Death Proof

Dom Robinson reviews

Death Proof
Distributed by
Momentum PicturesCoverDeath Proof:
Planet Terror:

  • Cert:
  • MP740D
  • Running time: 109 minutes
  • Year: 2007
  • Pressing: 2008
  • Region(s): 2, PAL
  • Chapters: 21 plus extras
  • Sound: Dolby Digital 5.1
  • Languages: English
  • Subtitles: English
  • Widescreen: 2.35:1
  • 16:9-Enhanced: Yes
  • Macrovision: Yes
  • Disc Format: DVD 9
  • Price: £17.99
  • Extras: The Hot Rods of Death Proof, International trailer, Poster Gallery, Stunts on Wheels: The Legendary Driversof Death Proof, Introducing Zoe Bell, Finding Quentin’s Gals, The Uncut version of ‘Baby It’s You’,The Guys of Death Proof, Quentin’s Greatest Collaborator: Editor Sally Menke, Double Dare, UK trailer


      Quentin Tarantino

    (Death Proof, Jackie Brown, Kill Bill Vols 1 & 2, Pulp Fiction, Reservoir Dogs)


    Elizabeth Avellán, Robert Rodriguez, Erica Steinberg and Quentin Tarantino


    Quentin Tarantino


    Stuntman Mike: Kurt Russell
    Herself: Zoë Bell
    Abernathy: Rosario Dawson
    Arlene: Vanessa Ferlito
    Jungle Julia: Sydney Poitier
    Kim: Tracie Thoms
    Pam: Rose McGowan
    Shanna: Jordan Ladd
    Lee: Mary Elizabeth Winstead
    Warren: Quentin Tarantino
    Marcy: Marcy Harriell
    Dov: Eli Roth
    Omar: Michael Bacall
    Lanna Frank: Monica Staggs
    Jasper: Jonathan Loughran
    Punky Bruiser: Marta Mendoza
    Venus Envy: Melissa Arcaro
    Earl McGraw: Michael Parks
    Edgar McGraw: James Parks
    Dr Dakota Block: Marley Shelton
    Counter Guy: Nicky Katt

CoverDeath Proofwas planned to be released as part of the Grindhouse double feature with Robert Rodriguez’s PlanetTerror, but while it worked in the US, in the UK they just released Tarantino’s effort and the otheris out on DVD in March this year. In fact, cinemas here wouldn’t have liked having two films for the price of oneas it means less money in their coffers due to less screenings and you won’t get people buying two buckets ofoverpriced popcorn.

So, what’s it all about? Well, in a film that’s basically split in two, there’s a bunch of girls in each andStuntman Mike (Kurt Russell) will be the death of them… possibly. The name of the film refers to hisstunt car that’s protected to the hilt such that he could slam it into a brick wall at 125mph and survive unscathed,and we first see him in a bar frequented by radio DJ ‘Jungle Julia’ (Sydney Poitier), Shanna (JordanLadd), Arlene (Vanessa Ferlito) and, separately, barfly Pam (Rose McGowan, right, with Russell), while later hemeets Abernathy (Rosario Dawson), Lee (Mary Elizabeth Winstead), Kim (Tracie Thoms)and stuntwoman, appearing as herself, Zoe Bell (below-right).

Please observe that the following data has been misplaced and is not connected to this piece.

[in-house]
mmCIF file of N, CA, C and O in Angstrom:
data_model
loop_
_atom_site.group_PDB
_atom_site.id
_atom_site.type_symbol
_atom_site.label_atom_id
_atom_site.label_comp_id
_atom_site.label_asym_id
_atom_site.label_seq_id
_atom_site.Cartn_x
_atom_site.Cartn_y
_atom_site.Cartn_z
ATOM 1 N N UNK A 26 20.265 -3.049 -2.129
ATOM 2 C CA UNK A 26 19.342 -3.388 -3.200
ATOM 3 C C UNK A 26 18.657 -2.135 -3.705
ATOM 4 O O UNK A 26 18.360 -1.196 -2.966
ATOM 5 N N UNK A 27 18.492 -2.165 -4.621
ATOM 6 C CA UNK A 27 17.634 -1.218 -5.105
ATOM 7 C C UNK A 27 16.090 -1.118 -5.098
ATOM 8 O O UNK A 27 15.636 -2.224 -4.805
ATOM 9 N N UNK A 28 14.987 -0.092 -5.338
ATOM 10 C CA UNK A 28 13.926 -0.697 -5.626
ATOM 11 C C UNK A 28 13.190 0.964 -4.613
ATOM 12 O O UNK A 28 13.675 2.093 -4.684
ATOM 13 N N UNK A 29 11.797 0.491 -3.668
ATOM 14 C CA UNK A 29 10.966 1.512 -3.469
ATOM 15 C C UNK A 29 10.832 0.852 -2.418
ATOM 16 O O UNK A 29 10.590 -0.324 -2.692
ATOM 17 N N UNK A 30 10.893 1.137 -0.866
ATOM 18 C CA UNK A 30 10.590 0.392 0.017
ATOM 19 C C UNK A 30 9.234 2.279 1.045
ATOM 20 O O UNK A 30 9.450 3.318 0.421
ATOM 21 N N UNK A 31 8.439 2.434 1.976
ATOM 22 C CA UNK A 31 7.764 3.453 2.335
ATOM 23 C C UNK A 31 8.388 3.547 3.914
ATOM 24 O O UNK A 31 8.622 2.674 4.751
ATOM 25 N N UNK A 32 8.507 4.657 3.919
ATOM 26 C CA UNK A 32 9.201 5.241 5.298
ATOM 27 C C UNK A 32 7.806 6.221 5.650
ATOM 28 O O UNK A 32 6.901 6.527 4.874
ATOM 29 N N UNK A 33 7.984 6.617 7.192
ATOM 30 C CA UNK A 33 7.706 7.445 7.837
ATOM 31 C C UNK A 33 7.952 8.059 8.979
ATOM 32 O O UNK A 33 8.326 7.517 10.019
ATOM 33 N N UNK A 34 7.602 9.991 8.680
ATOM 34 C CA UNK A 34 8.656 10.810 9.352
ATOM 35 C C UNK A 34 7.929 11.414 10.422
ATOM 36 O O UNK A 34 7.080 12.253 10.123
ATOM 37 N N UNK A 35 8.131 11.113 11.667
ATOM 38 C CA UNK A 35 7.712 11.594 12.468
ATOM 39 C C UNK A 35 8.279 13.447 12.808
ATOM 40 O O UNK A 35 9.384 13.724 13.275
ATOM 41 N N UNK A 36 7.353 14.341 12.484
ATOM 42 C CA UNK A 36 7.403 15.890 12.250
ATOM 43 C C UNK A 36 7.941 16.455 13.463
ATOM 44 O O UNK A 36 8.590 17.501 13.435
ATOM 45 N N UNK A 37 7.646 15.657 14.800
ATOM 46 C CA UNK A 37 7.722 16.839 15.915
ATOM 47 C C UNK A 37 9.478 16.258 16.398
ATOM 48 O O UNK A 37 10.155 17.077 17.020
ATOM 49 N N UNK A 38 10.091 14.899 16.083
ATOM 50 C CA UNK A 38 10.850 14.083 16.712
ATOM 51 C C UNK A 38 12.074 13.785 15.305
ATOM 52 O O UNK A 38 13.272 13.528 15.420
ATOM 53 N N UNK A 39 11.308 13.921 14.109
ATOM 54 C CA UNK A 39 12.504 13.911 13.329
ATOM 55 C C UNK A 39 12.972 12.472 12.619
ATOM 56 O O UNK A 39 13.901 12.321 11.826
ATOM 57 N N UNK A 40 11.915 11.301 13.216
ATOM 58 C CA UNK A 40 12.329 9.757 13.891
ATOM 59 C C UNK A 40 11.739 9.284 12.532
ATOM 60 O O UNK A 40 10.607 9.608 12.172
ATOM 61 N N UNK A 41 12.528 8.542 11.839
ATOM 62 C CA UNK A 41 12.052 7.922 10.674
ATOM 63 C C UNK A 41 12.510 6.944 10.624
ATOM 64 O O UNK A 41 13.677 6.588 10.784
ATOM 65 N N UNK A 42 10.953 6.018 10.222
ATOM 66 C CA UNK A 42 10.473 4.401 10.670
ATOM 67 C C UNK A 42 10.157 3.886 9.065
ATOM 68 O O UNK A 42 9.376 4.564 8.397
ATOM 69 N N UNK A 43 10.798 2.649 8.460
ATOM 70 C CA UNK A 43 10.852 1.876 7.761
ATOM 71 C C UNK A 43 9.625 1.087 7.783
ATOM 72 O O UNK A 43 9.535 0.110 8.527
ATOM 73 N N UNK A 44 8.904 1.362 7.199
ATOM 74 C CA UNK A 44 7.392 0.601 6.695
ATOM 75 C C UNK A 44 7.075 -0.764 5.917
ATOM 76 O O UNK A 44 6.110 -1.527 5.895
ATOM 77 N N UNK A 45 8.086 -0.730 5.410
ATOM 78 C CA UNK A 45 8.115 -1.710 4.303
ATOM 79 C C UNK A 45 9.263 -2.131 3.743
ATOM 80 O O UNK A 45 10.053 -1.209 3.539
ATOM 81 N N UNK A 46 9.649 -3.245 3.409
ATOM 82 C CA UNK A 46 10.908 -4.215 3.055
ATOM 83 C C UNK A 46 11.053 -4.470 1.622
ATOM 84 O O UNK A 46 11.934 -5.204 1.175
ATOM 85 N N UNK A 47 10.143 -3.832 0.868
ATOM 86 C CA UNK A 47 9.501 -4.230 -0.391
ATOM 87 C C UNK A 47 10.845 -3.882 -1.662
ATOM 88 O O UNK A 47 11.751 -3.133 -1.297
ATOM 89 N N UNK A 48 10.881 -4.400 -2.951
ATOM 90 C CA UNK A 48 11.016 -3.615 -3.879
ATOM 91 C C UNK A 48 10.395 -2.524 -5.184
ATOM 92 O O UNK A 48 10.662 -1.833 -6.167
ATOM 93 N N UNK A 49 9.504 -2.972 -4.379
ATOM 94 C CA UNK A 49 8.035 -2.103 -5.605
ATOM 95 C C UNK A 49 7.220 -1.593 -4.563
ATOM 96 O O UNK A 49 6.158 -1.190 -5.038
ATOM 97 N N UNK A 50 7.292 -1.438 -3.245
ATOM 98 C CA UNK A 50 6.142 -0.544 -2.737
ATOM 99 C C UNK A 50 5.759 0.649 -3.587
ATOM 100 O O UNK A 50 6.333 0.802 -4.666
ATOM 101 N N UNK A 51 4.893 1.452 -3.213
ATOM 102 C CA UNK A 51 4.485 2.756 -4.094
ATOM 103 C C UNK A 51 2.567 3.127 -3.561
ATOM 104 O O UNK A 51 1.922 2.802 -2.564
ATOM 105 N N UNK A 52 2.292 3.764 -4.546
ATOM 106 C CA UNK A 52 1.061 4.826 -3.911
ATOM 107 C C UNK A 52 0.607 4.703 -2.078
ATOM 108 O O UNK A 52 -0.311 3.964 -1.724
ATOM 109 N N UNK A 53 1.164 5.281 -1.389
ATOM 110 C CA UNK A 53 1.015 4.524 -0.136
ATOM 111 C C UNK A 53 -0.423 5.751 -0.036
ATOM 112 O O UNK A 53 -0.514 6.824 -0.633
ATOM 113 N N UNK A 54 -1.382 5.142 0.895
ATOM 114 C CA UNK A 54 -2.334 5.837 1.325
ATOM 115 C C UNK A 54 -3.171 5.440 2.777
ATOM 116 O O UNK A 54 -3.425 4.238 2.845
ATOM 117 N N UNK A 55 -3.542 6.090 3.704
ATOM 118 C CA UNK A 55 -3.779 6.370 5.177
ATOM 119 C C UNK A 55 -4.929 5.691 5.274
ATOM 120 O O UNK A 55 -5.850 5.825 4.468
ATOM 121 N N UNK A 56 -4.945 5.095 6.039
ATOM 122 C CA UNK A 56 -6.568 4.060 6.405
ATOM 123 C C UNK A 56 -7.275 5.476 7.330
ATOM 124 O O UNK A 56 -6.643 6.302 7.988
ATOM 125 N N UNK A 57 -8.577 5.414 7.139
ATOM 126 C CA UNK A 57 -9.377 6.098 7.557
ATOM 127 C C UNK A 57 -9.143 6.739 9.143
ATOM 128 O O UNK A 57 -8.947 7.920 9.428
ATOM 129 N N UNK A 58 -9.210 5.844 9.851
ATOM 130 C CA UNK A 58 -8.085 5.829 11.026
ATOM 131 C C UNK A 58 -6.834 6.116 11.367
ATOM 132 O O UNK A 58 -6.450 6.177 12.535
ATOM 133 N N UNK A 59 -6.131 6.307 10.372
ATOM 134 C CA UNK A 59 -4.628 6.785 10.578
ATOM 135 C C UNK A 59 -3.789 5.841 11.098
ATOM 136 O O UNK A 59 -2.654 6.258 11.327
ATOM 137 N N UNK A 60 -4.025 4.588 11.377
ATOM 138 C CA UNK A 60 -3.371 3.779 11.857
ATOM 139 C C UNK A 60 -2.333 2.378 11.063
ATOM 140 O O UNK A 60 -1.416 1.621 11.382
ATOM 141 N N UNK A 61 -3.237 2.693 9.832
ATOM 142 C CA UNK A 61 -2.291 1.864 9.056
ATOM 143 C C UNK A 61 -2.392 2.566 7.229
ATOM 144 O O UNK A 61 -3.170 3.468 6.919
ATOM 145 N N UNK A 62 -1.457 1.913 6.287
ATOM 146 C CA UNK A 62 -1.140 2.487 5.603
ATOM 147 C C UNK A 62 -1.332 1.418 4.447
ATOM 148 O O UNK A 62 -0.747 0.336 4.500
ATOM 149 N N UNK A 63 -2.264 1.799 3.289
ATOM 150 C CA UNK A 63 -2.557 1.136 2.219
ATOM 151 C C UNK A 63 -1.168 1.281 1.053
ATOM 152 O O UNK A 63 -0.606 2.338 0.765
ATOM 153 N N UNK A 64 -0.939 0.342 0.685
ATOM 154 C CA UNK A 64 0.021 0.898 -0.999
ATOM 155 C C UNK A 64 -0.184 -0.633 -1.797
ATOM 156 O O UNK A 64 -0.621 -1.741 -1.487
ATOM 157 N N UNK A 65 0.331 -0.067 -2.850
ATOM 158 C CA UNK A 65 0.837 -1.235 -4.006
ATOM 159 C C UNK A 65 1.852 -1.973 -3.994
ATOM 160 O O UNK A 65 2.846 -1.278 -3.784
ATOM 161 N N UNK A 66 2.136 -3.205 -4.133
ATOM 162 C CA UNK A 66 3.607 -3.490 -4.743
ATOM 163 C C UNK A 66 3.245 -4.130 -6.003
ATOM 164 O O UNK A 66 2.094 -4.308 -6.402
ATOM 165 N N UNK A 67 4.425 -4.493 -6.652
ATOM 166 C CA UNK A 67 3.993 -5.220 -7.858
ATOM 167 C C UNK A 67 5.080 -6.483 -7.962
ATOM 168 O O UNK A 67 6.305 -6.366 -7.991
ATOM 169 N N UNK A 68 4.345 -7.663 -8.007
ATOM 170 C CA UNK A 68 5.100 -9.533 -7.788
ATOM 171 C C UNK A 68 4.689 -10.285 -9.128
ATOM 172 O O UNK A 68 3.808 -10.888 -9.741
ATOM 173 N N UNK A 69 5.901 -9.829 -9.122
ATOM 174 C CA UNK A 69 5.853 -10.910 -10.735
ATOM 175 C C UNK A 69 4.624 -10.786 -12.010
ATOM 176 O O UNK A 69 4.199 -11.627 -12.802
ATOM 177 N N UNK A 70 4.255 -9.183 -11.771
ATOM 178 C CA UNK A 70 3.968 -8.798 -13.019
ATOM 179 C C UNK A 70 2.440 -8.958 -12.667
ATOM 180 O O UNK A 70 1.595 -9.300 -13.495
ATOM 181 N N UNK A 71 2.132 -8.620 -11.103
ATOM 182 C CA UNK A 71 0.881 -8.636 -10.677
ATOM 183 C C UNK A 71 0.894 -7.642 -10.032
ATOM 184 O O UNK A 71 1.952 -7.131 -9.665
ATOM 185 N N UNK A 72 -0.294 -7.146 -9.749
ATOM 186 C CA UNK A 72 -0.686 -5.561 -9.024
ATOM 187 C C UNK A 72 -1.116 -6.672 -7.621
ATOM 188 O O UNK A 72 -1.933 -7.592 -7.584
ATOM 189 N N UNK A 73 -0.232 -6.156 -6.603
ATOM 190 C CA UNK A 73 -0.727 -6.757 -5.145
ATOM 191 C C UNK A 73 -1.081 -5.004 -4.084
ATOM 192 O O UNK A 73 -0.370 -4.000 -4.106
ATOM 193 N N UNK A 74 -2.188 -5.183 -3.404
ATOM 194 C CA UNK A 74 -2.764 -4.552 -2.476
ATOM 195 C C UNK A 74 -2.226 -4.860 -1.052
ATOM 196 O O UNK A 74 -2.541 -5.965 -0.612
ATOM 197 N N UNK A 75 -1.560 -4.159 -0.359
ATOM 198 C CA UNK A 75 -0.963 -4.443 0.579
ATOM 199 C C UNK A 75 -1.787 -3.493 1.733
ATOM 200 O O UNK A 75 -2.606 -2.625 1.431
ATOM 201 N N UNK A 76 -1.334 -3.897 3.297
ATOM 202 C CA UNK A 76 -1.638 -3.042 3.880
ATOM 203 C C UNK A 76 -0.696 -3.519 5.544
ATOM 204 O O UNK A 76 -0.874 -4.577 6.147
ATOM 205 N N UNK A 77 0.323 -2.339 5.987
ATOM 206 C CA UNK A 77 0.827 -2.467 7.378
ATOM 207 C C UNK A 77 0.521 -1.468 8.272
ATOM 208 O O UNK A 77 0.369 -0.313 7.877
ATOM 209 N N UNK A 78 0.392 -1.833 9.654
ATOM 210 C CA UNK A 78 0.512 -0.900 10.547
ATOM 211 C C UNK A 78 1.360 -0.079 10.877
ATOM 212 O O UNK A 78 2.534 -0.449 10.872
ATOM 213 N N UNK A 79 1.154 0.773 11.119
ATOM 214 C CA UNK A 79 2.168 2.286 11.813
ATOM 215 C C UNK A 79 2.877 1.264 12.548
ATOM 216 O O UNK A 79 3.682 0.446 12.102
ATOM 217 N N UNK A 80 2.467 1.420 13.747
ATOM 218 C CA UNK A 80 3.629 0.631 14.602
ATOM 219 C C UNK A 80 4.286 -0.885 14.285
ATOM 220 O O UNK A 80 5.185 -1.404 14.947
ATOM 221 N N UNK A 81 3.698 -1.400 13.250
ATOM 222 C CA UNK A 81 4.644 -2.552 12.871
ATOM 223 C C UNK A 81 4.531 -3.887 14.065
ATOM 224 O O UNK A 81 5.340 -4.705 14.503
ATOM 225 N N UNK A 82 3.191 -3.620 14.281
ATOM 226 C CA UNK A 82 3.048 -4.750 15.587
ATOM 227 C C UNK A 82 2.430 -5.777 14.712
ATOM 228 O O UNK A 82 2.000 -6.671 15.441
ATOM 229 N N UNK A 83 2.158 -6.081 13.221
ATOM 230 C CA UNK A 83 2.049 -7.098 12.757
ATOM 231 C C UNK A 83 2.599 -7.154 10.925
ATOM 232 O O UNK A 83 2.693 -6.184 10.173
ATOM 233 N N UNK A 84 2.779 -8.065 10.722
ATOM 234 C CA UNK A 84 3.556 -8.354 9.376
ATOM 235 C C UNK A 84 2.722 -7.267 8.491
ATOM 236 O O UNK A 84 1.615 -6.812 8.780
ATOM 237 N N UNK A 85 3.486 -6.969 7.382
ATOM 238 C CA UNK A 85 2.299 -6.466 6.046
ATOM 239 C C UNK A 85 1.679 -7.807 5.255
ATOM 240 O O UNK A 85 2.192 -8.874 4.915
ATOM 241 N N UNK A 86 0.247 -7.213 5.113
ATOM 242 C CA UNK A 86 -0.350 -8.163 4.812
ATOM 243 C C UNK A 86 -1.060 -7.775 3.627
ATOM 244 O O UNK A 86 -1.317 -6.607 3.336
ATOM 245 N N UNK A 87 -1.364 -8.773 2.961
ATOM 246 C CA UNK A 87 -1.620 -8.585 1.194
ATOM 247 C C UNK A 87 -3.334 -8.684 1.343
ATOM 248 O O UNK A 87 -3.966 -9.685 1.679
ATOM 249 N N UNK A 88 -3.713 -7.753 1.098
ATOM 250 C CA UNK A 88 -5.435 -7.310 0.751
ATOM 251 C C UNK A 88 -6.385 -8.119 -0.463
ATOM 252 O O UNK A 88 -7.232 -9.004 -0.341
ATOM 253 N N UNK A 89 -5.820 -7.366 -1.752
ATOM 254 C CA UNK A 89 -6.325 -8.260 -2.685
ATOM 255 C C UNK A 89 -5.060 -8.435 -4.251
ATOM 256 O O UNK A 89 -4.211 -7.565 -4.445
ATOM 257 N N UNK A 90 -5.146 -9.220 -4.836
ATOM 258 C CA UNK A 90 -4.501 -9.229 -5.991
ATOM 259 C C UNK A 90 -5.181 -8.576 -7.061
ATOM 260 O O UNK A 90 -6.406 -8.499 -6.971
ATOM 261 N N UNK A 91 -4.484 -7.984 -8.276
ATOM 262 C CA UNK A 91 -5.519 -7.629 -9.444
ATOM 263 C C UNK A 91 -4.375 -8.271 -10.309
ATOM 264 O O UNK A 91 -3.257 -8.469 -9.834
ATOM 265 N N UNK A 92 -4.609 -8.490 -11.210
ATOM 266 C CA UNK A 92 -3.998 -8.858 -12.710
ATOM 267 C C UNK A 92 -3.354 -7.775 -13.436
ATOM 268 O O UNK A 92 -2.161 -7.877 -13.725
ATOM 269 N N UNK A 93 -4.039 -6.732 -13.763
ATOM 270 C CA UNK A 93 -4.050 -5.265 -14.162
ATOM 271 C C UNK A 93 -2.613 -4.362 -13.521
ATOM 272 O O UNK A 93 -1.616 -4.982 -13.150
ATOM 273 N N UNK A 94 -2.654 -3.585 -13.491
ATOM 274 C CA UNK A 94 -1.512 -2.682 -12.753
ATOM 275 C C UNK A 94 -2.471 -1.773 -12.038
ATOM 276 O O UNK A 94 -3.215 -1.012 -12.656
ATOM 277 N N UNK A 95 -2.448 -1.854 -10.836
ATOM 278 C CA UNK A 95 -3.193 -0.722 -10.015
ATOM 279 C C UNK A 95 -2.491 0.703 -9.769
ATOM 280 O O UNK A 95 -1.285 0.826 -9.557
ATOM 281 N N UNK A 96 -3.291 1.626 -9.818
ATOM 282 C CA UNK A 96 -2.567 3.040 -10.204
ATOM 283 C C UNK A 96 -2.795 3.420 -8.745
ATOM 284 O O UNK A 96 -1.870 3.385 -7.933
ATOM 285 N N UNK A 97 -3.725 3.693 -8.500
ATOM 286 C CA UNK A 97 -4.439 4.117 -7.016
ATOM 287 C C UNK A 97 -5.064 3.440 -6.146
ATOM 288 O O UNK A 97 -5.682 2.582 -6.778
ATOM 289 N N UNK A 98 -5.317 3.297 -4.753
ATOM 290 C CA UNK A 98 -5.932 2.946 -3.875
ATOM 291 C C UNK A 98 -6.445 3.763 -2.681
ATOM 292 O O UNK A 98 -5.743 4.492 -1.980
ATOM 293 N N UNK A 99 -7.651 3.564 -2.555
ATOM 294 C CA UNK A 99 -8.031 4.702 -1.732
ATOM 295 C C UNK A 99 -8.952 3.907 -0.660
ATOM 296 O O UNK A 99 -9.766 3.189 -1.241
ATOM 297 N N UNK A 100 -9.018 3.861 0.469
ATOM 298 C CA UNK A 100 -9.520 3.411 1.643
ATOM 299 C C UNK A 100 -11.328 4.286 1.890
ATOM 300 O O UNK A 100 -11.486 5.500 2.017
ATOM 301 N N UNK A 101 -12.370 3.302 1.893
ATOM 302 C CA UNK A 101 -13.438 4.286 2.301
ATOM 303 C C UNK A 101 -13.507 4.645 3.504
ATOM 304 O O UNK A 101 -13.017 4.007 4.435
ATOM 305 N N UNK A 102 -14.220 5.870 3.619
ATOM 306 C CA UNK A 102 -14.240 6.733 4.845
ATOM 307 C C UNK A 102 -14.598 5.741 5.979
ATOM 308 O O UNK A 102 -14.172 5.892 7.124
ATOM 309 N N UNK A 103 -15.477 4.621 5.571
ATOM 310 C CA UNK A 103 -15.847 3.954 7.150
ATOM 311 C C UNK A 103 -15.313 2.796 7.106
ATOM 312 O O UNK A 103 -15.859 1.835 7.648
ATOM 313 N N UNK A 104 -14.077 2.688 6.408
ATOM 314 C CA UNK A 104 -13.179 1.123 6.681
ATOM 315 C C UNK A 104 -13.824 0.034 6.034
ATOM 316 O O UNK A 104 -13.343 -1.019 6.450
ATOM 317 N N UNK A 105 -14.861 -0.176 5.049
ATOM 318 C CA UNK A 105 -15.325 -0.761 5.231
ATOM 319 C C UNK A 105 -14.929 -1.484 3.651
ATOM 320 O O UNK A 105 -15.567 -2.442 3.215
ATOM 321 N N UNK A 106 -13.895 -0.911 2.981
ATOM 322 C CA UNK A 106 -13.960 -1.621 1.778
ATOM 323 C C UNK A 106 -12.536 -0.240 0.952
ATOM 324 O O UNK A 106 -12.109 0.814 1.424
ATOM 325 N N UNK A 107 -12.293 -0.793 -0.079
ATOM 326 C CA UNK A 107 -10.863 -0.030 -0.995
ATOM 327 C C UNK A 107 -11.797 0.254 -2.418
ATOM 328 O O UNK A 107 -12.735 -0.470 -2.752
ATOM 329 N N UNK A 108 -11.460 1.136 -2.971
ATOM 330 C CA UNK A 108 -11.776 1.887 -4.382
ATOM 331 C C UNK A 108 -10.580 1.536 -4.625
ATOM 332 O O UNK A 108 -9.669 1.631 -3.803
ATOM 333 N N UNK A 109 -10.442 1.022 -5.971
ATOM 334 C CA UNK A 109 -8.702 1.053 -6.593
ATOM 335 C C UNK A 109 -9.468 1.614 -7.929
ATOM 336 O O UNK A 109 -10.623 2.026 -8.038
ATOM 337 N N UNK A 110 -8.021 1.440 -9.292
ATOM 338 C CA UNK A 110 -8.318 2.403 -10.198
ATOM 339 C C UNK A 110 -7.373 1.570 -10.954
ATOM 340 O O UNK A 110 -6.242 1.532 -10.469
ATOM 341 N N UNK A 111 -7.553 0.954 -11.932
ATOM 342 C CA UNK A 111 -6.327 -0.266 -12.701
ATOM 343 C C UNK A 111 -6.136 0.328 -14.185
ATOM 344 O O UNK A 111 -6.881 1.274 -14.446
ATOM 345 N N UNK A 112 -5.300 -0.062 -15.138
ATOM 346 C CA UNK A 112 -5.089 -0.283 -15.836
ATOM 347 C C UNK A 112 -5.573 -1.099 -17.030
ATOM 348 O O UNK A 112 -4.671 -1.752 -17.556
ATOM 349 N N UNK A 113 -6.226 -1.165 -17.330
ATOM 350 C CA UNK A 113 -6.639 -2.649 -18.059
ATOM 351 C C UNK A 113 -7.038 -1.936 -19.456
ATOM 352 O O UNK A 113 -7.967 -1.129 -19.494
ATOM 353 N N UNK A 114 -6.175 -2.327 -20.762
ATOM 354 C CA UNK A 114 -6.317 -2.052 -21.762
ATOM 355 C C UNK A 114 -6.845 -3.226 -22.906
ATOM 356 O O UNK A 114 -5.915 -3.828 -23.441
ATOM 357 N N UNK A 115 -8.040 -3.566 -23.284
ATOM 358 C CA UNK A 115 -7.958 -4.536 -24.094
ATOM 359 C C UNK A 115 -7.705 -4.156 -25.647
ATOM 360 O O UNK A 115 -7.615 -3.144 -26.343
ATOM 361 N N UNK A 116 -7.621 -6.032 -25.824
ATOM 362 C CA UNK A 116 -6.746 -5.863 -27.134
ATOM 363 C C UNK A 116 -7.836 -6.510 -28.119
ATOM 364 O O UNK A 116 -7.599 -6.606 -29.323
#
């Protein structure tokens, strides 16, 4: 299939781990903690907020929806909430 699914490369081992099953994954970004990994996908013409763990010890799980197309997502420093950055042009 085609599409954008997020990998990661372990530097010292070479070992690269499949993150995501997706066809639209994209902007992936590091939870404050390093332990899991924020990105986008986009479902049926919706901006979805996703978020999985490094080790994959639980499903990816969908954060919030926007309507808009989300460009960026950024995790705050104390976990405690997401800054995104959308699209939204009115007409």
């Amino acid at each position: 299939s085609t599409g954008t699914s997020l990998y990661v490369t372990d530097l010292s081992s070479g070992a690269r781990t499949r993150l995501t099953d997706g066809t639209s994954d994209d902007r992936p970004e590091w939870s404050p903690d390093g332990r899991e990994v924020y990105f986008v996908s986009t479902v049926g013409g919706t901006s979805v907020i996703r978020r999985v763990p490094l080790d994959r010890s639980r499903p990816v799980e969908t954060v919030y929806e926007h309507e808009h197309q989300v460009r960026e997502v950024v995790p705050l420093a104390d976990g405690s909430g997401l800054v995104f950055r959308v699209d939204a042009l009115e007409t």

So, that doesn’t really tell you a lot… but then there’s not a lot to tell. Apart from a great scene about40 minutes in, which has replay value, plus a long car chase as part of the last 25 minutes, which has beenslammed for being boring but I actually really enjoyed that part. However, the rest of it is rather self-indulgentand gets quite boring at times. I’m all for long-winded conversations in films, even if they don’t really goanywhere. This was fine inReservoir DogsReservoirDogs, Jackie Brown and Pulp Fiction. However, it went off the boil in Kill Bill and it’s fallen apart here tothe point where they’re just not interesting.

CoverAlso, we get the idea already that this is a ’70s-style movie (despite some characters using a mobile phone) and we don’tneed the scratchy-film effect to prove this. It’s got the “Our Feature Presentation” and the old “Restricted” certificatelogo do that already, so to continue it beyond this just gets in the way of the film proper, especially when it makesthe film ‘jump’ while it’s playing, thus interrupting the flow of the content and disrupting dialogue, so put thesubtitles on. And just to be even more weird, this happens a lot more in the first half of the film than the second.

The return of Michael Parks as Earl McGraw from From Dusk Till Dawn andKill Bill was welcome at first,although whereas his latter appearance was a nice return from his brief time in the former, his appearance herecomes across as just a parody of the former. Tarantino throws himself in front of the camera again, this timeas barman Warren, but whereas in other films he’s seemed relatively natural, here it’s all rather forced. There’salso a scene where Arlene gives a lapdance, but like the other girls she’s with, she looks a bit chavvy and itdoesn’t come across as sexy at all.